Hurricane Michael will always be recalled as a milestone in the lives of many Florida Panhandle residents. The course of people’s lives has been altered irrevocably. Depending on the location within the storm’s footprint, the damage was minor to absolutely devastating. Any tangible asset in the path of the venial weather event was subject to traumatic physical abuse.
After the winds subsided, Extension faculty from every corner of the Northwest Extension District stepped out of the sheltering protection of their homes to assess personal damage and begin the recovery efforts for themselves, and the clients they serve. One of the many Extension initiatives undertaken to aid recovery efforts has been the assessment of damage to agricultural crops. State and Federal agencies, the news media, insurance companies and many more are interested in the monetary losses resulting from this category four storm.
Dr. Alan Hodges at the University of Florida’s Food and Resource Economics Department is the assembly point for the data. He provided a survey instrument which was developed in conjunction with district faculty and staff. The internet-based questionnaire was printed out by many who engaged farmers and livestock producers in areas where cellular service was inoperative because of hurricane damage.
“We went to check on the farmers and ranchers in the area to see what we can do to help their situation,” said Ethan Carter, Regional Crop Integrated Pest Management Agent who is based in Marianna, Florida. “All were happy to see us and willing to share their experiences,” he said. While assisting others, Carter’s house was unlivable. It had multiple large trees on the roof, some with piercing branches reaching the floor rendering the home a danger to enter for months to come.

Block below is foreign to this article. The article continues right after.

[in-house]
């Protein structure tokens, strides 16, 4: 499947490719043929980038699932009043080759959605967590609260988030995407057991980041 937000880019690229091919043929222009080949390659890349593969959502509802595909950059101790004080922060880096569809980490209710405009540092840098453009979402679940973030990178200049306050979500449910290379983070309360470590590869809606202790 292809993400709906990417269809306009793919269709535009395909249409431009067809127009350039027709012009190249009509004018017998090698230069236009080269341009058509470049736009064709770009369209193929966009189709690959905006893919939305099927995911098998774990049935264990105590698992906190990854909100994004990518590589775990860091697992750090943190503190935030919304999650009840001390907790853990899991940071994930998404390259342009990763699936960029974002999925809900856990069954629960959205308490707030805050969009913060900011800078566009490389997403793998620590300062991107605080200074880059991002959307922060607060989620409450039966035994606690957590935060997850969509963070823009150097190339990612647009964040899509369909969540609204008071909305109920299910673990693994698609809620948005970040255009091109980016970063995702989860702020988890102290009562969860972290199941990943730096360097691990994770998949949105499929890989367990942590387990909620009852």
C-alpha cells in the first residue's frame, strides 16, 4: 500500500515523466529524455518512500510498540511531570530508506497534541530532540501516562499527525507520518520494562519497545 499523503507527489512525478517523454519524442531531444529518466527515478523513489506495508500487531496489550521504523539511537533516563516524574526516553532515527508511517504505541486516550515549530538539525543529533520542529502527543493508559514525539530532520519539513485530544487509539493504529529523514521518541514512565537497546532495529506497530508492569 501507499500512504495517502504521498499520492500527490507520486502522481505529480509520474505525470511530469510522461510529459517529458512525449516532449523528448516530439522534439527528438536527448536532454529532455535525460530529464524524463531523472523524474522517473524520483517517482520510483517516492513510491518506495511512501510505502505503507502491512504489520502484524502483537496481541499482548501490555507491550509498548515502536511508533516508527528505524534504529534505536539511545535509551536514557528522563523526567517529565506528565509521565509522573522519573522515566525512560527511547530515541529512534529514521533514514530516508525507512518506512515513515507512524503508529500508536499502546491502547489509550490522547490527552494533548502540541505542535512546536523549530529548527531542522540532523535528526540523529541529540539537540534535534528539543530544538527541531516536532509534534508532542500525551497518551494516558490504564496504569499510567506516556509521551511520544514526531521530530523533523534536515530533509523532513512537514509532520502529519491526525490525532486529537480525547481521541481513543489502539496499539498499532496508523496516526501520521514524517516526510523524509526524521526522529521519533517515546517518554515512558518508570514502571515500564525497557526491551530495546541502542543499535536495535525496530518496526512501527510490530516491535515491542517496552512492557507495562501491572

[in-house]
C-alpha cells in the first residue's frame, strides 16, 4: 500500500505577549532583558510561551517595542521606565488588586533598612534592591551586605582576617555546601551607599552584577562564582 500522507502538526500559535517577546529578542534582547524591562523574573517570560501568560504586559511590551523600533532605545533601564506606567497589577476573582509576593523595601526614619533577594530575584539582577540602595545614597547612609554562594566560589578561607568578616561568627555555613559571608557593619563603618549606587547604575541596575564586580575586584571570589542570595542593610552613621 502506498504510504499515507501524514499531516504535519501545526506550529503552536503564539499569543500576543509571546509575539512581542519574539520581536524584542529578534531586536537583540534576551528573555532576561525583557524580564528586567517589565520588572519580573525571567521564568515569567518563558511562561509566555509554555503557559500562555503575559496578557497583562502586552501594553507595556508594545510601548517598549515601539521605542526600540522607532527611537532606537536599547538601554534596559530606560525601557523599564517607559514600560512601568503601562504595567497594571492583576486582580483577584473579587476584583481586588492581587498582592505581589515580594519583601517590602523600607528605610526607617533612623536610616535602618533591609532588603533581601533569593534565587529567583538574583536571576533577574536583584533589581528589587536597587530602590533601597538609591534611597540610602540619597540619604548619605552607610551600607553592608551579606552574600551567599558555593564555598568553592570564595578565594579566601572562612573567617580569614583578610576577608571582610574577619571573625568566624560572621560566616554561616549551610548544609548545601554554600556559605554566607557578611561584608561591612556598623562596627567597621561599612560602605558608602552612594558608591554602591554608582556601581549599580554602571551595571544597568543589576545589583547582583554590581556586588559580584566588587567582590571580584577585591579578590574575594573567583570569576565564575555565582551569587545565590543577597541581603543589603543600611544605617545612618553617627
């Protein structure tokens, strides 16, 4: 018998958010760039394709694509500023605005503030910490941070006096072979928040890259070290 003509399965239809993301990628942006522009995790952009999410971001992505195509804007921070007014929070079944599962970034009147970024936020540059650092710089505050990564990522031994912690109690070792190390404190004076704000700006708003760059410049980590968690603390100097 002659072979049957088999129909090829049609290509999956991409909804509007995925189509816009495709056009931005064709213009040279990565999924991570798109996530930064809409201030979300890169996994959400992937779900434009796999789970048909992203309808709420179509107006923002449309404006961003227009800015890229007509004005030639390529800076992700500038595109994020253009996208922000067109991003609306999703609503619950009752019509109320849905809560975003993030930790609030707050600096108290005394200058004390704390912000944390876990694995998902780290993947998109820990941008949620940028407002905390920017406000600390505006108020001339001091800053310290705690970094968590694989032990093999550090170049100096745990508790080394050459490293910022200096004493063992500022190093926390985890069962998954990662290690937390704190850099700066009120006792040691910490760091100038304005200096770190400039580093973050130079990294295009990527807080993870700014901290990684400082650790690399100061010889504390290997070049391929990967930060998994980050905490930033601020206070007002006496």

“It was a bit challenging to navigate some of the roads, especially the dirt roads which were really rutted,” said Mark Mauldin, Washington County Agriculture and Natural Resources Agent. “Miles of fences are down, cattle scattered and the hay is wet. It will take a long time for producers to recover from this hit,” he said. Mauldin took his family to a safe location to ride out the storm, but returned to Chipley the day after the storm passed ready to serve his community. Like so many others, he was out of power for weeks, but did not have damage directly to his home.
Stacy Strickland, Osceola County Extension Director, led a team which worked on damage assessments in Jackson County. Jim Fletcher, Regional Specialized Water Agent from the Central Extension District, flew a drone over field and vegetable crops to collect photo images for spectral analysis assessment which is used to measure the longer term health prospects of crops.
The survey effort by Extension Agents is continuing in the effected counties. The injury to farms, cattle operations, specialty crop production and all other phase of agricultural are being collected to measure the damage and tell the story of Hurricane Michael’s wrath and the indomitable spirit of north Florida’s agriculture community.
To learn more about north Florida’s Extension Agent’s efforts to collect agricultural damage information, contact your local UF/IFAS County Extension Office.
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